The “Good Trouble” of John Lewis

Column by Rev. Irene Monroe on August, 6 2020

John Lewis, the ‘conscience of Congress’, preached a lived theology and activism of “good trouble.” Good trouble was the work of the 1960s Civil Rights Movement, and it was an expression of Lewis’s faith. The immediacy of his “good trouble” was heard in his jeremiads, inviting all to action. “If not us, then who? If not now, then when?” Lewis repeatedly said throughout his lifetime.

COVID-19 And The World Community

Column by Rev. Irene Monroe on March, 26 2020

In a responsible response to the coronavirus outbreak, also known as COVID-19, church and worship services across the globe are canceled. Traditional Bible study has gone online. Sermons are watched on Zoom, and old videos of singing church choirs have popped up in my inbox. Our global engagement with one another right now is social distancing while staying connected, revealing our acts of spiritual communion. 

Rethinking Forgiveness

Column by Rev. Irene Monroe on October, 31 2019

“Father, forgive them; for they know not what they do” in Luke 23:34 has always troubled me, because it is the first of the seven utterances by Jesus on the cross. I’ve been taught that the act of forgiveness is a sign of spiritual mettle and grace under fire. And, as an African American, the act of forgiveness appears to be our immediate go-to place in the face of unimaginable racial horror done to us. 

The Concepts of the Virgin Birth and Physical Resurrection

Column by Rev. Irene Monroe on June, 13 2019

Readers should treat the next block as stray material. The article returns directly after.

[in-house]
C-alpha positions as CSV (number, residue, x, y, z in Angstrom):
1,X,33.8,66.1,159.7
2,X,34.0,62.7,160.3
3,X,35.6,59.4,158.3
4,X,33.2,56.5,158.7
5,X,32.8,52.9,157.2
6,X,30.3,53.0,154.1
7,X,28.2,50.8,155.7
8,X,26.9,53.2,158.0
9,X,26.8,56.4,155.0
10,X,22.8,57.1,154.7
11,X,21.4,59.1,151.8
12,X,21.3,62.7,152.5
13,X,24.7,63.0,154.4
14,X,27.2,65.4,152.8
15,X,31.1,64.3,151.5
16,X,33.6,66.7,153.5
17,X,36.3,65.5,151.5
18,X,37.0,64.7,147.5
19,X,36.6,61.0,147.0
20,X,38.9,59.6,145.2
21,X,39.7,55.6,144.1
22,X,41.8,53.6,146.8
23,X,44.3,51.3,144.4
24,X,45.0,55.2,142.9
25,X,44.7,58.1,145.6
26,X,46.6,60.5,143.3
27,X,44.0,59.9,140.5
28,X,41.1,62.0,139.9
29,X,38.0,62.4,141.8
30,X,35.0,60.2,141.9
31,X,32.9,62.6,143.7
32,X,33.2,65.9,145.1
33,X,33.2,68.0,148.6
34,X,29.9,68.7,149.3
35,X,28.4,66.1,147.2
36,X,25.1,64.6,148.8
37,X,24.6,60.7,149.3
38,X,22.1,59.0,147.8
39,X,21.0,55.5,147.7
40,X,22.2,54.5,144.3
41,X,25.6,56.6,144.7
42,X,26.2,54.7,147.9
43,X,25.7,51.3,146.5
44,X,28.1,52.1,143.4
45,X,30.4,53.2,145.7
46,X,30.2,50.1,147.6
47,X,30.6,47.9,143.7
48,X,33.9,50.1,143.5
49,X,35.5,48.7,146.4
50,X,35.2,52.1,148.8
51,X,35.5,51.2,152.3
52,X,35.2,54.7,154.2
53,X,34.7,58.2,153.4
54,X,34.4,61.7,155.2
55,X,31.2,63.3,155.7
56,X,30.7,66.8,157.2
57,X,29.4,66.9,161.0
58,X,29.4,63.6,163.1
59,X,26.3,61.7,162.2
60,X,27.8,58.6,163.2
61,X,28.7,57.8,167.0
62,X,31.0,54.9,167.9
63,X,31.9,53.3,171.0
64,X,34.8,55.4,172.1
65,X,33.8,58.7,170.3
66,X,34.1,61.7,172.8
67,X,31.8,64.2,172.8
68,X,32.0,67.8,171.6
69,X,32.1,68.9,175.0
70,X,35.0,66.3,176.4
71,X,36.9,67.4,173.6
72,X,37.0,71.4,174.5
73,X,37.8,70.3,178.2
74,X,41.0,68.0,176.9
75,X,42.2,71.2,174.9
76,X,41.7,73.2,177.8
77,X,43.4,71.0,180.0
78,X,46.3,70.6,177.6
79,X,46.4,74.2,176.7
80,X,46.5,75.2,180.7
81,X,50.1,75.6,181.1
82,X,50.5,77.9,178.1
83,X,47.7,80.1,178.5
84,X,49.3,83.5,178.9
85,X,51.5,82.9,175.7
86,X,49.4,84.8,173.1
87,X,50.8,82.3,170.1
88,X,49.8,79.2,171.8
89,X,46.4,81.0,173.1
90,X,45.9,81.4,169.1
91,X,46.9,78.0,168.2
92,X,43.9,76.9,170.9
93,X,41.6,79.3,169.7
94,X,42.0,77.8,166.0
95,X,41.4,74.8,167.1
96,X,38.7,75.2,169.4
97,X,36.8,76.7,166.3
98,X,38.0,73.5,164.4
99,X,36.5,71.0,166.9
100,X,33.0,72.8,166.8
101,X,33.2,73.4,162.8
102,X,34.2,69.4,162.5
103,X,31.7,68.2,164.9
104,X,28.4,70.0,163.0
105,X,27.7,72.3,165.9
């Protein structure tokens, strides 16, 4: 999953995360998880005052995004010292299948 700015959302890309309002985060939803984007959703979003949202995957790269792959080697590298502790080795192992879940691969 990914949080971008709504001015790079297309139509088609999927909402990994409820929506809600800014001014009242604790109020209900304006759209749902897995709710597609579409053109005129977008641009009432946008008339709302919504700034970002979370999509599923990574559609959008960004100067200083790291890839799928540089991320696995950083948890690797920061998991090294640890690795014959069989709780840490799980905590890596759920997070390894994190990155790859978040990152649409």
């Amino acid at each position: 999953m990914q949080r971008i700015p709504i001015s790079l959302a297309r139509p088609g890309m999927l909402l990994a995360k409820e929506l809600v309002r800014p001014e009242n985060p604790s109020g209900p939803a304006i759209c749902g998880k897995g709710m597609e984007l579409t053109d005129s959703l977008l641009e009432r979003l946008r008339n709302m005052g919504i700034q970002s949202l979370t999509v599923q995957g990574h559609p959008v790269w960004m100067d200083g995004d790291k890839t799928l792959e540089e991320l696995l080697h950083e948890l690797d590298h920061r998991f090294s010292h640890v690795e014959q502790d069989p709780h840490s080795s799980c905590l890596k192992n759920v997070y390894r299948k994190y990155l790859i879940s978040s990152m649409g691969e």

Both the virgin birth and physical resurrection are the pillars of the Christian faith, and many Christians struggle with both concepts.

Turning the Tables and Righteous Anger

Column by Rev. Irene Monroe on February, 14 2019

I have chosen Matthew 21: 12-17 text about Jesus turning over the tables of the money changers” because I notice America is angry. And, with this anger I’ve noticed we have lost the ability and desire to “ agree to disagree,” to talk across our differences; thus, consequently, civil discourse has devolved. For so many, this story of Jesus turning the tables of the money changers becomes a non-apology for getting angry, for posting biting commentaries, and for online rants on divisive political issues, theological controversies and discussions on some polarizing social and cultural issues.

Wrestling with the Bible

Column by Rev. Irene Monroe on October, 25 2018

Interpreting scripture as the “ ord of God” is always subjective and suspect in intent, whether it is being done in the ivy towers of seminaries or within the holy walls of sanctuaries. Interpreting scripture with menacing messages – and with litanies of dos and don’ts – is not about embracing and empowering all people, but about authority and power over certain groups of people. The authority of scripture does not lie in what God said. It lies in the hands of those in power who determine what God ought to say.

Radical Inclusion Requires Moral Leadership- Part 3

Column by Rev. Irene Monroe on August, 2 2018

Moral leadership has never been consistent in my lifetime, and I presume for us all. Like most social issues that are shaped by our human actions or inactions, moral leadership has its ebbs and flows.

Building a “beloved community” is an act of radical inclusion – Part 2

Column by Rev. Irene Monroe on July, 19 2018

If Apostle Paul were alive today I know he would be apoplectic with rage by how Sessions used his sacred text. Apostle Paul was about building a beloved community, evident in his writing in Ephesians 2: 15, 19-22.

Column by Rev. Irene Monroe on July, 12 2018

Radical inclusion must not be intellectualized but instead connected deeply with our need for personal healing which requires us to heal our “isms.”

Column by Rev. Irene Monroe on March, 1 2018

While Trump’s comment will now make it more difficult for immigrants from “shithole” countries to enter the U.S., the challenge, however, will be particularly arduous for its LGBTQ asylum seekers. These people flee their countries to avoid criminalization, torture, violence, public persecution, political scapegoating and moral cleansing.